The Waterfront Museum presents the Barge Family Reunion Celebration, stories and images from people who have lived and worked aboard barges and their families. This is the second part of The Tideshift Project, a three-part series of oral history collecting events presented live, virtually, and in person aboard the 1914 Lehigh Valley Railroad No. 79 wooden lighterage barge moored at 290 Conover St in Red Hook, Brooklyn. In this series of events, The Waterfront Museum will record stories from waterfront workers who have handled freight in and near Red Hook and from their descendants. The Tideshift Project was funded in part by Humanities New York with support from the National Endowment for the Humanities.
The Brooklyn waterfront is blessed with many cultural institutions, but three of the most unique are led by three dynamic cultural entrepreneurs. The Brooklyn waterfront is richer because of Andrew Gustafson, Carolina Salguero, and David Sharps, who lead Turnstile Tours, PortSide NewYork, and the Waterfront Museum, respectively. Join the Brooklyn Waterfront Research Center for a virtual Breakfast Talk with these entrepreneurs as they speak about how they have been navigating their institutions through the pandemic. After each explains their unique mission, they will tell us what they did to carry on during COVID, how they did it, and which of the changes they have made will be carried into post-pandemic Brooklyn.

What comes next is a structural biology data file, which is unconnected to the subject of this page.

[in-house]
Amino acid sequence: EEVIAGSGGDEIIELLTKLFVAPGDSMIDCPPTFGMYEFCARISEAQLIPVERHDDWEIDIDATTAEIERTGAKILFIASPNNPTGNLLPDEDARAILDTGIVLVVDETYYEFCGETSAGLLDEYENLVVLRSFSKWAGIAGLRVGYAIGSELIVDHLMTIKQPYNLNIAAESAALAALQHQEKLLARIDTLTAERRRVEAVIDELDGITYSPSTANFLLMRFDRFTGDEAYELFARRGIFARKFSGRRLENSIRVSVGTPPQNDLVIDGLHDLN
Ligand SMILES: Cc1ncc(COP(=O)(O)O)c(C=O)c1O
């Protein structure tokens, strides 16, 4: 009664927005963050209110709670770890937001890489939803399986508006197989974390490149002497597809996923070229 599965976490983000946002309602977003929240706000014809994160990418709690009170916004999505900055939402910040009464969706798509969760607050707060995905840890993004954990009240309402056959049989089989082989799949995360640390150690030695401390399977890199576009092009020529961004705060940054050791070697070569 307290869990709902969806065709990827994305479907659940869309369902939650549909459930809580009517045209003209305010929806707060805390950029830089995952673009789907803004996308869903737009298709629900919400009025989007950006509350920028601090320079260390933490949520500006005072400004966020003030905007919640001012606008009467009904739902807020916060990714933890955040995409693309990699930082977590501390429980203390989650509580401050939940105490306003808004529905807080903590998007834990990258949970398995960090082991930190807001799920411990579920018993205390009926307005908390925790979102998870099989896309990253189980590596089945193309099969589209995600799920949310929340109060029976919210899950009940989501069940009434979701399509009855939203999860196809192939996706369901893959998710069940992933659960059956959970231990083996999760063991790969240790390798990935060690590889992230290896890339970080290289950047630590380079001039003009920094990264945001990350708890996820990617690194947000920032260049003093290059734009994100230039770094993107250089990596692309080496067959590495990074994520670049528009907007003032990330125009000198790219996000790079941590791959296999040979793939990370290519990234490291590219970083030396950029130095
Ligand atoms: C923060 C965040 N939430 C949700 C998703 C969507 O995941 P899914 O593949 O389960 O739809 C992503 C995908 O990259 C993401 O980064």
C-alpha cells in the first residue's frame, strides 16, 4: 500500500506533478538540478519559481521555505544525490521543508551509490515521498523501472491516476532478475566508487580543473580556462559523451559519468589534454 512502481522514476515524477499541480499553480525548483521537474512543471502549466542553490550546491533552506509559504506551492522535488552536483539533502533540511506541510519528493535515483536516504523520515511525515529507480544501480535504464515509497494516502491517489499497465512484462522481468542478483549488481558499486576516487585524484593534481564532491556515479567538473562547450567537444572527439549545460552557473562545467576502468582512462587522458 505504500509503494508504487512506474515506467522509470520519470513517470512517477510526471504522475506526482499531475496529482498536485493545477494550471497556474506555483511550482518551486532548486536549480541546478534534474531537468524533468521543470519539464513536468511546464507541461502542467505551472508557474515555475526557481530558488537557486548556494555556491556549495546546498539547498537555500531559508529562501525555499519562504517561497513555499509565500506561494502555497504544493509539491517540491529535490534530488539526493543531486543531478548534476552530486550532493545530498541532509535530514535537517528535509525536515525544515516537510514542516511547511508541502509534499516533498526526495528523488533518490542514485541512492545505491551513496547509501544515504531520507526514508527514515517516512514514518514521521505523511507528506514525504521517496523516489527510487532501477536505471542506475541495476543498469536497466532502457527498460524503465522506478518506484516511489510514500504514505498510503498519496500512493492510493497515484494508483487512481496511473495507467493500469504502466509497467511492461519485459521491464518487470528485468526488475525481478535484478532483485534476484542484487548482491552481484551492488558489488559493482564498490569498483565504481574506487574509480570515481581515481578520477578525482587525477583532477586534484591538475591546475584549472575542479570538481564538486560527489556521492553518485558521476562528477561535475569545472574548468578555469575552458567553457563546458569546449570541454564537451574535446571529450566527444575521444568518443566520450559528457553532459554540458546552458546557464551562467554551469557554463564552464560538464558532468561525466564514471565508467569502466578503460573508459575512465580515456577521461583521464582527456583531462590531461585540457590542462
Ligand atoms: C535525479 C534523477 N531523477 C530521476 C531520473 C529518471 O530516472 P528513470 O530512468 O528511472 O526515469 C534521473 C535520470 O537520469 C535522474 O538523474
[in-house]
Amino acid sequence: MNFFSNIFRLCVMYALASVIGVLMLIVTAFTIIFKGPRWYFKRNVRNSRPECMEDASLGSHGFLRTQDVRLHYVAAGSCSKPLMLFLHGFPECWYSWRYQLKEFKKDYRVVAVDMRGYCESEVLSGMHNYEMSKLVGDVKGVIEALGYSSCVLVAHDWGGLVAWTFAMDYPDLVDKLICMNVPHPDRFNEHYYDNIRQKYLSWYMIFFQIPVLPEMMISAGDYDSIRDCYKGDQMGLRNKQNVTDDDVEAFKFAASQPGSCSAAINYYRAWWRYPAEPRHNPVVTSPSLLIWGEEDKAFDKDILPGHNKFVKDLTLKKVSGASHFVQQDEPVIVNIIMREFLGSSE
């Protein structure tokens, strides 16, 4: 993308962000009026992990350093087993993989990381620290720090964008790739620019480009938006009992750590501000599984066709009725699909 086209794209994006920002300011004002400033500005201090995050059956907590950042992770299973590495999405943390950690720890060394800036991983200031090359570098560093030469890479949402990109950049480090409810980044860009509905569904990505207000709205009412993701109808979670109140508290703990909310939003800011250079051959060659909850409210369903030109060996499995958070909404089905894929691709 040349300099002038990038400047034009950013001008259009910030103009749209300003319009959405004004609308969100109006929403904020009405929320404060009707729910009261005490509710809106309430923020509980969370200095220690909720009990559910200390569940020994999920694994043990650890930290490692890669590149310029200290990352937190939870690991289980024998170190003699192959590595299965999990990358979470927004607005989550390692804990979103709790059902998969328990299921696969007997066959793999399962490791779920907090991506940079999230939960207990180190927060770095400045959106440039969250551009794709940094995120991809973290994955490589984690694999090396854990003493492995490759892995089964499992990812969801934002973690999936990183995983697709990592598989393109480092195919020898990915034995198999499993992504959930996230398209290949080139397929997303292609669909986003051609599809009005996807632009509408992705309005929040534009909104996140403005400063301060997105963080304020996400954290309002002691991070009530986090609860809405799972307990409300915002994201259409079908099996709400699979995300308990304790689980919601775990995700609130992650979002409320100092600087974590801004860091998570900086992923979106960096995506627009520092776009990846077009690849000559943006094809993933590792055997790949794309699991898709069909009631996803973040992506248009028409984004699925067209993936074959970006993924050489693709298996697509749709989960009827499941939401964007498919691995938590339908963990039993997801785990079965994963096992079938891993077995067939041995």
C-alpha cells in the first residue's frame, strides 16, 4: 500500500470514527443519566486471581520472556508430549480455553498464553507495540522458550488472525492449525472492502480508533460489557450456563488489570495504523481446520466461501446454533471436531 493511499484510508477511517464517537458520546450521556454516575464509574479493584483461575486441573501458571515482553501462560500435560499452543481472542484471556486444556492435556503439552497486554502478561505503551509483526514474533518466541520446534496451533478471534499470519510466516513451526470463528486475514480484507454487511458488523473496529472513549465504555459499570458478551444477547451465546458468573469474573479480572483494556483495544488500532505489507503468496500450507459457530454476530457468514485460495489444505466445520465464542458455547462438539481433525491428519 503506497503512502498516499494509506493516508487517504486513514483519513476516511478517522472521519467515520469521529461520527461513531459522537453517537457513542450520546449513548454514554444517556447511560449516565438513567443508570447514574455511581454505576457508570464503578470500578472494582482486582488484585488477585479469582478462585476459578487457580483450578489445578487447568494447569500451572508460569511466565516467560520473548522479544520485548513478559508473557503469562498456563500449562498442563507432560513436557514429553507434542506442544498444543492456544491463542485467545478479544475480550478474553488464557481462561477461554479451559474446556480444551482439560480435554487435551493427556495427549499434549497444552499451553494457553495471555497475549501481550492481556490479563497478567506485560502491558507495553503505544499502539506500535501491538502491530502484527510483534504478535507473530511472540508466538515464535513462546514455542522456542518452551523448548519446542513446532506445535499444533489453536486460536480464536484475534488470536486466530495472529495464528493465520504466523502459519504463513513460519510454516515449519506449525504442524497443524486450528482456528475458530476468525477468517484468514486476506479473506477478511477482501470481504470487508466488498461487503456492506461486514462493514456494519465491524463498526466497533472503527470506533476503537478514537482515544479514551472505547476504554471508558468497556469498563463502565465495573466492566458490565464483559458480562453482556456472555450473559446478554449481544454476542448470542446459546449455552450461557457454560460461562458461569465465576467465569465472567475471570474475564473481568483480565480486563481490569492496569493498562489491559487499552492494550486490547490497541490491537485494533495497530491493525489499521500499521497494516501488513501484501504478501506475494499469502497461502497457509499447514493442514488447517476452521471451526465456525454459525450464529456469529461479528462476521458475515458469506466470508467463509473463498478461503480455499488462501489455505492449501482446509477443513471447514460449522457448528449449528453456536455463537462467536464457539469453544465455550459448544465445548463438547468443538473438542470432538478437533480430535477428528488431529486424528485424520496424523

The Lehigh Valley No. 79 covered barge shuttled cargo around New York Harbor from 1914 until sometime around the mid-1970s. David Sharps rescued this wooden barge in 1985, digging it out the mud, floating it, and renovating into a museum, performance space, and the home where he and his wife raised their daughters. We take an inside look inside this remarkable vessel and the remarkable institution that is The Waterfront Museum.